- Dan Graziano, ESPN Staff Writer
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PALM BEACH, Fla. -- A couple of us tried to stop Washington Redskins owner Daniel Snyder a few minutes ago during a break in the NFL owners meetings to ask him about the salary cap penalties against his team and the Dallas Cowboys, and the comments New York Giants owner John Mara made about the issue Sunday. Snyder declined to comment, saying he might do so at some point this week, but not right now.
This follows similar no-comments Sunday from Redskins GM Bruce Allen and coach Mike Shanahan, as well as a subdued and minimal response to Mara by Cowboys player personnel director Stephen Jones. While Mara came out with an impassioned, defiant defense of the penalties, those being penalized are staying very quiet.
That tells me they think they can win.
If the Cowboys and the Redskins filed their grievance against the league and the NFLPA just for show -- just to make it look to their fans and the rest of the general public as if they're fighting back -- then they'd be out in front of this, barking about it as loudly as they wanted to bark. Instead, they're keeping quiet, in spite of ample opportunity to respond, as they prepare to make their case in front of an arbitrator.
That's the way you act if you have confidence that you're right and can win, as the Cowboys and Redskins do and should. The penalties came from the NFL Management Council -- a group headed by Mara and determined to act in what it believes is the best interest of the league. The NFL's owners decided, among themselves and in the absence of consultation with the players, to attempt to restrict spending during a 2010 season that did not have a salary cap. They are angry at the Redskins and Cowboys for not going along with that.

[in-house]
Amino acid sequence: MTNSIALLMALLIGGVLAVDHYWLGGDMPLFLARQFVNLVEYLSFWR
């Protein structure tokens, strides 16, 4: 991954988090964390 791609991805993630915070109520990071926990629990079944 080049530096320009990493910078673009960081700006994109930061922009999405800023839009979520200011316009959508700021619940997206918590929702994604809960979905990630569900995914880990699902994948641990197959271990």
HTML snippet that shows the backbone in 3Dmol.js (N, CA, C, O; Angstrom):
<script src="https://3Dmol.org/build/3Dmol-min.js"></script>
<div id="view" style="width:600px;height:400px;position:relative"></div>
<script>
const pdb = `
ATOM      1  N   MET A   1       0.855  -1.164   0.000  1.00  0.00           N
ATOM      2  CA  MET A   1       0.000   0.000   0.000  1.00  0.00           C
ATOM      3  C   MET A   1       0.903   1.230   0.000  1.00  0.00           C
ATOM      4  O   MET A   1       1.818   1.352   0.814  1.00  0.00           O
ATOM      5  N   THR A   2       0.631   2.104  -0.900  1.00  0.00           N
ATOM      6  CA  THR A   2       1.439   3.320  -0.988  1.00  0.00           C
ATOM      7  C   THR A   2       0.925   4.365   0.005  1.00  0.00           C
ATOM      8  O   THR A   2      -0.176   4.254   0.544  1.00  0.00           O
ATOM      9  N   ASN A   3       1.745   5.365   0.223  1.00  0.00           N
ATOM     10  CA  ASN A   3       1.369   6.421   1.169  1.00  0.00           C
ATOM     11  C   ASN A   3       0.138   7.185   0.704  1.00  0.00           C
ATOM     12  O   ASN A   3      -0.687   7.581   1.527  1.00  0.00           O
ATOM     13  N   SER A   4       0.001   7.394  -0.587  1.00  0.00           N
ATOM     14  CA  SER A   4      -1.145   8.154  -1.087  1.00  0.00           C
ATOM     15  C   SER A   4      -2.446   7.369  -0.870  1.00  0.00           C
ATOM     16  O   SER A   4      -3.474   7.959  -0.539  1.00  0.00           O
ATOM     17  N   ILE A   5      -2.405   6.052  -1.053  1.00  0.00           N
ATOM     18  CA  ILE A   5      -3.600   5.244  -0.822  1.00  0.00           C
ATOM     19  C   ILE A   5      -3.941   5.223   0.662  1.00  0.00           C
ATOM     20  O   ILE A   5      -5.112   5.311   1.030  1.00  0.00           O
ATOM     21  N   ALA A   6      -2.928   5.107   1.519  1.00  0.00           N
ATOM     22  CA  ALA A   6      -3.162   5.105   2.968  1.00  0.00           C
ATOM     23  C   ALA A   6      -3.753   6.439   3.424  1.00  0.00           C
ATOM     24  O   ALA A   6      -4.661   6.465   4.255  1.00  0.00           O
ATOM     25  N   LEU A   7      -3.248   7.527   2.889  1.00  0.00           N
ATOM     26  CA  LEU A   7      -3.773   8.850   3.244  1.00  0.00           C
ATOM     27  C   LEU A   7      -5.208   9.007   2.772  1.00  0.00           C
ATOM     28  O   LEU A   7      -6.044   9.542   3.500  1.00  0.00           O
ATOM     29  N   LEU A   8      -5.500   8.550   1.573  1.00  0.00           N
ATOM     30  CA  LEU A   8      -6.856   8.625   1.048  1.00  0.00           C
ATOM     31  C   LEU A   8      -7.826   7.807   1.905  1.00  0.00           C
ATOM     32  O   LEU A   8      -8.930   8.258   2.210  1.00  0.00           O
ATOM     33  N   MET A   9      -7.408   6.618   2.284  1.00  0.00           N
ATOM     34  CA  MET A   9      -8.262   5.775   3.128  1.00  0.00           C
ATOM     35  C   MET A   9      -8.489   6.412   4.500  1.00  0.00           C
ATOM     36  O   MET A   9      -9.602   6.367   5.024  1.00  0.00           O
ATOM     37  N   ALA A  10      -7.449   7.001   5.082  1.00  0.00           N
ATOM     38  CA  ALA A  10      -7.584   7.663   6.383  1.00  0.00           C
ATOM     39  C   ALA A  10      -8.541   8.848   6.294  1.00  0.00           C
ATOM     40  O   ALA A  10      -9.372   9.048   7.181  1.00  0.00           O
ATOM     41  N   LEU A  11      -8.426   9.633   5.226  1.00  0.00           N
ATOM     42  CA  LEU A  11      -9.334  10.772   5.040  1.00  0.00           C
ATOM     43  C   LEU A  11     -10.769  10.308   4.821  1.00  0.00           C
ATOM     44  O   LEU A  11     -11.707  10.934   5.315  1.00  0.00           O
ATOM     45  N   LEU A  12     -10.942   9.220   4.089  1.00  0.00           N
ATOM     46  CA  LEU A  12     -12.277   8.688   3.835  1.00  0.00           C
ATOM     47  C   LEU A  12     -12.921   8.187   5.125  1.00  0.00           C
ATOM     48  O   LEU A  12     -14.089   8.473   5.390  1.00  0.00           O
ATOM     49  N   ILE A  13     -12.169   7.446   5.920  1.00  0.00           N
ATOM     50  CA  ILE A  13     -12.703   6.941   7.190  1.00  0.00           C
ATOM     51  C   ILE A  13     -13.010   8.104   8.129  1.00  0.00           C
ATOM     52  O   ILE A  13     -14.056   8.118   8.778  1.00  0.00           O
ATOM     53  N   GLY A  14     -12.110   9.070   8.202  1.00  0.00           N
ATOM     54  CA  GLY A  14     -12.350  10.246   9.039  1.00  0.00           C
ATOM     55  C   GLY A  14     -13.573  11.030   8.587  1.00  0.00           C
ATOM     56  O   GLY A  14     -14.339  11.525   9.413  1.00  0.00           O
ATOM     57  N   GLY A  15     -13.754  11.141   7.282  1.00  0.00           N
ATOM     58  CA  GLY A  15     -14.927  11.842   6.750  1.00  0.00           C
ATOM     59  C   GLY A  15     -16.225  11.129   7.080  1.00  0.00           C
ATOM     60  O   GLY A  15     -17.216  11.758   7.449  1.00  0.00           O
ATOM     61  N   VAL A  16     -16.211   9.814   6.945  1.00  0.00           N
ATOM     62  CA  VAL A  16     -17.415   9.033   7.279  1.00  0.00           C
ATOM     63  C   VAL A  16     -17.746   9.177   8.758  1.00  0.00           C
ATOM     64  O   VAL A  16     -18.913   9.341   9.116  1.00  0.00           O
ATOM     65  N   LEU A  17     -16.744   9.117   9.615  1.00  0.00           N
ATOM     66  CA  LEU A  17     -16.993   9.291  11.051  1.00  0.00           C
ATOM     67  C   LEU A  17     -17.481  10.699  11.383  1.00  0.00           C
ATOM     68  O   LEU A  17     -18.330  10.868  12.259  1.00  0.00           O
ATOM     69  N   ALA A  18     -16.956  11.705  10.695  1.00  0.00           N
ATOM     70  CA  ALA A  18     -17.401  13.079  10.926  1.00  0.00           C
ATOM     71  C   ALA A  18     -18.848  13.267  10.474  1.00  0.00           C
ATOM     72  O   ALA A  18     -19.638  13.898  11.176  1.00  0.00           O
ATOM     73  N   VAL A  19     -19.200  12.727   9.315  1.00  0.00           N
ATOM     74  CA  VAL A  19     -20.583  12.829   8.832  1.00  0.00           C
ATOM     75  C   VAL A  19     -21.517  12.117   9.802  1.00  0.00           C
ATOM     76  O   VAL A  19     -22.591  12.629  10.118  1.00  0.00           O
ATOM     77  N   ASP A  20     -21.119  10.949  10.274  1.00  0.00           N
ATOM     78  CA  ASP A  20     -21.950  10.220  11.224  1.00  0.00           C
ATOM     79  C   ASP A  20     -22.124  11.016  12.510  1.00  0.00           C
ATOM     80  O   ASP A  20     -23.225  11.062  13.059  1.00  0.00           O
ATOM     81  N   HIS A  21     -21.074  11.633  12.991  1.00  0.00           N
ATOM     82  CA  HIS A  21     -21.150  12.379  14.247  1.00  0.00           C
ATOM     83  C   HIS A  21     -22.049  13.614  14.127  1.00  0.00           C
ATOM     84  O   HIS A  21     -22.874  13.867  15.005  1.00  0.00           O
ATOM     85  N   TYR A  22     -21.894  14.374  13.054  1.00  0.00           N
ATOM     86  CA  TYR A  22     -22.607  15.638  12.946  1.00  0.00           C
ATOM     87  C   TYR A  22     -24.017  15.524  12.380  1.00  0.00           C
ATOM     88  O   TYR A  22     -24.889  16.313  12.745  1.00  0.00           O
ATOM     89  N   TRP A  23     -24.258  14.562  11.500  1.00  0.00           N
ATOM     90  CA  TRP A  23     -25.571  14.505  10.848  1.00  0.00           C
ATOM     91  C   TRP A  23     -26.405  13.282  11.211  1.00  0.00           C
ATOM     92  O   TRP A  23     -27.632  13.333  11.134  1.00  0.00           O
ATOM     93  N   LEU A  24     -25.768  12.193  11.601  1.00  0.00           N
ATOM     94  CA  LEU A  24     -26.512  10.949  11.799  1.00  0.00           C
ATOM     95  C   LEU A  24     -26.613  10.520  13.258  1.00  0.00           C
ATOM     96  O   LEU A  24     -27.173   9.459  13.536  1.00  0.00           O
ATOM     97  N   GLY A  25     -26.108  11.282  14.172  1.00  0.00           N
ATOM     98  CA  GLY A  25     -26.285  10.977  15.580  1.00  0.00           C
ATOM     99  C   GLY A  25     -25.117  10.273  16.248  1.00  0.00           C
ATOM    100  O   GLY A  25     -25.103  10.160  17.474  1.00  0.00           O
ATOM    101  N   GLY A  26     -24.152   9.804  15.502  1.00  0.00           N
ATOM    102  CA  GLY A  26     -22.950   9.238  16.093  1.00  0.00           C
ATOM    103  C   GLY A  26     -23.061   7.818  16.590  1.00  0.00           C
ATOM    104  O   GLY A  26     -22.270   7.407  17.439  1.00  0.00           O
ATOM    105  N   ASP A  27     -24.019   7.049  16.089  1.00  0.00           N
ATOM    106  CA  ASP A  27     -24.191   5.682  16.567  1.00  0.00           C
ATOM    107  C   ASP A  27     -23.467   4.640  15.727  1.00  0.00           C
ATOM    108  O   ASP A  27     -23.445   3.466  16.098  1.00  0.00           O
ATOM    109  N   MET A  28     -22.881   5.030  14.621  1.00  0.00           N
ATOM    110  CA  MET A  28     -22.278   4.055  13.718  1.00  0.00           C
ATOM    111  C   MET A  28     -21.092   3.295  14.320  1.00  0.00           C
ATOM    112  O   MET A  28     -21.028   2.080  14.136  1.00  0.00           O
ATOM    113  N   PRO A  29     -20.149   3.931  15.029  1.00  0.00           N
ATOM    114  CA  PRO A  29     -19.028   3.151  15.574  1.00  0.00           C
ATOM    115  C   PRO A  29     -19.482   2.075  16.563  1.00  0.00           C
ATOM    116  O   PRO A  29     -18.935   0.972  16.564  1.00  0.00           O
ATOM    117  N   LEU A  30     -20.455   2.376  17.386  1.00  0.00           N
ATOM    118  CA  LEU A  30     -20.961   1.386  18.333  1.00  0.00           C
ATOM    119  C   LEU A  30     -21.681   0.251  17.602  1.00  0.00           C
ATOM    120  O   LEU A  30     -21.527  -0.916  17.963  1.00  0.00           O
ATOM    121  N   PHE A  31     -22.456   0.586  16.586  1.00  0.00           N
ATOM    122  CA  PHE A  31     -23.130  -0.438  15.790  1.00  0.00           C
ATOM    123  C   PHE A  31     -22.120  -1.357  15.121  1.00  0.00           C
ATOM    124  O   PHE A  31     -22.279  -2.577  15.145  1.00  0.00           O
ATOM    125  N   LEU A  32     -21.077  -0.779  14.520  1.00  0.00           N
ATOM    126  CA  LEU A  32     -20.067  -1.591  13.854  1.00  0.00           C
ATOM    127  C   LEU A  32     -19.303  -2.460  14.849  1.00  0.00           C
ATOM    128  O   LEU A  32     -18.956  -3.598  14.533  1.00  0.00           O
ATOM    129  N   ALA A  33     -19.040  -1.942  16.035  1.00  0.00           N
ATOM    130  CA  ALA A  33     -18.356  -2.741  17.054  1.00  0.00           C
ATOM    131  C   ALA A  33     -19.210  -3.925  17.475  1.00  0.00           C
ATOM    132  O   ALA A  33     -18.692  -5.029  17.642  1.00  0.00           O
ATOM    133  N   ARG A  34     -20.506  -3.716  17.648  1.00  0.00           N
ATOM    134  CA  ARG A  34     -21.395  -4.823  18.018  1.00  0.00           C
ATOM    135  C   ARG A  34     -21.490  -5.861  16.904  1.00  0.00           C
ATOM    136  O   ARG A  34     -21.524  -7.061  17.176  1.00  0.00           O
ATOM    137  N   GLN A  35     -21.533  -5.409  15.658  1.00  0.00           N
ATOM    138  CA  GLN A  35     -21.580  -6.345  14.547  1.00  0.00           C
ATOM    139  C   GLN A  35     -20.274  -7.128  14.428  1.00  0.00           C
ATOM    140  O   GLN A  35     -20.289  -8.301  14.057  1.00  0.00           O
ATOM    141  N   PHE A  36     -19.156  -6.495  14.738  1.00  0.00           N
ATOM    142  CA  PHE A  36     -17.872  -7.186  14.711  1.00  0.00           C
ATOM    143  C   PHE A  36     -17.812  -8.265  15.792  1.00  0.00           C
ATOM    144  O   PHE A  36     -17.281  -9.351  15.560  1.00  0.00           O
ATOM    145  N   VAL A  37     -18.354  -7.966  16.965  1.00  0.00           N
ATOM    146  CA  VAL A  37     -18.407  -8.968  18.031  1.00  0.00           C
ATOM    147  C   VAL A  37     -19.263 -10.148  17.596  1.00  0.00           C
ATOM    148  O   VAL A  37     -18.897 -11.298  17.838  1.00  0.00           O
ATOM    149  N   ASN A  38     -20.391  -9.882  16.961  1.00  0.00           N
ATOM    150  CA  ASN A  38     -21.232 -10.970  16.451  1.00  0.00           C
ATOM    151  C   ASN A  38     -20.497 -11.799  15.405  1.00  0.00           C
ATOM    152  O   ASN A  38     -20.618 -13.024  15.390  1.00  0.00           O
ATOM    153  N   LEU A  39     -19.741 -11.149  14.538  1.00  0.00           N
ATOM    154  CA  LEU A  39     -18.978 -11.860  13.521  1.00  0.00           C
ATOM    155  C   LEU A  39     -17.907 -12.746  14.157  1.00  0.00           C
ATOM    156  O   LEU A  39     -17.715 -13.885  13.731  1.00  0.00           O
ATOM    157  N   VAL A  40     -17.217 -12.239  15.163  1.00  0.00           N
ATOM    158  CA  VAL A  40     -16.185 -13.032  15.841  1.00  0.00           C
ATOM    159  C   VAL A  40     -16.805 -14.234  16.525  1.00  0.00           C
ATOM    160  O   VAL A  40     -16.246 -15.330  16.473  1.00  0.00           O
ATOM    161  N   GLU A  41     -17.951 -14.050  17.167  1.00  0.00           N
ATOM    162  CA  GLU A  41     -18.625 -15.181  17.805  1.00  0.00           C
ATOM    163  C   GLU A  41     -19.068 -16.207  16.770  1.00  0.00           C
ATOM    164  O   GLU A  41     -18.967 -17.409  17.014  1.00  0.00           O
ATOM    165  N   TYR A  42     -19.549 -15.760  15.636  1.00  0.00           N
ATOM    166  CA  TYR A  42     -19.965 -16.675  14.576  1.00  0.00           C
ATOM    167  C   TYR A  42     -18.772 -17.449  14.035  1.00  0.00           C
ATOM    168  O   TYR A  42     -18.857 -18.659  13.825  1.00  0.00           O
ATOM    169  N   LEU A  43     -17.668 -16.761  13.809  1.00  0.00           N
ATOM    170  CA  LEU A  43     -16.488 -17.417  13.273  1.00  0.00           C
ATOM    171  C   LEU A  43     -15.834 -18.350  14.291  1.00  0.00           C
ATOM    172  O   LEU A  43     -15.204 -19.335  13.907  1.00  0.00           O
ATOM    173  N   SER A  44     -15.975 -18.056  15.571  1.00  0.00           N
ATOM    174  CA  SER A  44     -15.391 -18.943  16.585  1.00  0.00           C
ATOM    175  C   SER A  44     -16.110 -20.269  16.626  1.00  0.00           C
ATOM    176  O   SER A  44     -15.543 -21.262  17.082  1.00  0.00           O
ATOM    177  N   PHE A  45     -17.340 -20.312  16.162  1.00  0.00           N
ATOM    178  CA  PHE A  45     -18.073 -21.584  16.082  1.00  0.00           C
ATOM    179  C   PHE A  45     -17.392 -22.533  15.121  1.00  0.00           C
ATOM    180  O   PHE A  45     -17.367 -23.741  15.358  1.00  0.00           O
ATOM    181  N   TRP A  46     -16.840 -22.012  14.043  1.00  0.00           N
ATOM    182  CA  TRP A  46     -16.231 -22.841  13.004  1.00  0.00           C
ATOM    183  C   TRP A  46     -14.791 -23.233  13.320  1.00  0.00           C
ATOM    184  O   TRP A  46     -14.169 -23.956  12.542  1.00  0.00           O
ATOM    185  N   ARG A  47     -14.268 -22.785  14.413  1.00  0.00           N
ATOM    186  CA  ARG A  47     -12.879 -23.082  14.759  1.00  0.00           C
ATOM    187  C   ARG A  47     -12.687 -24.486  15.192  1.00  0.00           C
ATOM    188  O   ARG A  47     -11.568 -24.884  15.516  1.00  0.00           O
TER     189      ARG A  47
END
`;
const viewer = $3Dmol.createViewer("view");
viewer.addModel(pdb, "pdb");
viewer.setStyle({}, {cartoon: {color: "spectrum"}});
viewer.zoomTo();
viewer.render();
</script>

But arbitrator Stephen Burbank isn't going to be beholden to what Mara and the majority of the NFL's owners believe is in their best interest. He's most likely to rule in favor of common sense. And common sense is on the side of the Cowboys and Redskins here.
If this penalty was rooted in common sense, the NFL's owners would be mad at teams like the Tampa Bay Buccaneers, who spent well below the level where the salary floor would have been. If this were really an issue of future competitive balance, as the ruling establishing the punishments claims it is, then teams that didn't spend enough in 2010 would be punished as well. But the fact that they're only going after the two teams that overspent in 2010 -- or restructured contracts to take short-term hits in an effort to allow them to spend more down the road -- indicates that this is not a competitive balance issue. It's a salary restriction issue.
The NFL's owners don't care as much about competitive balance as they do about keeping player salaries at as reasonable a level as possible. Every team in the league could have behaved exactly as the Cowboys and Redskins did in 2010, but they'd all agreed not to. There was no rule prohibiting them from doing so -- they just all agreed. It was a sketchy arrangement that I'm frankly surprised Mara is so aggressively willing to defend. And the fact that he's the one talking freely about this while the Cowboys and Redskins are keeping mum indicates to me that they know they're right, and he knows he's wrong, and that everybody knows the ultimate decision might end up reflecting just that.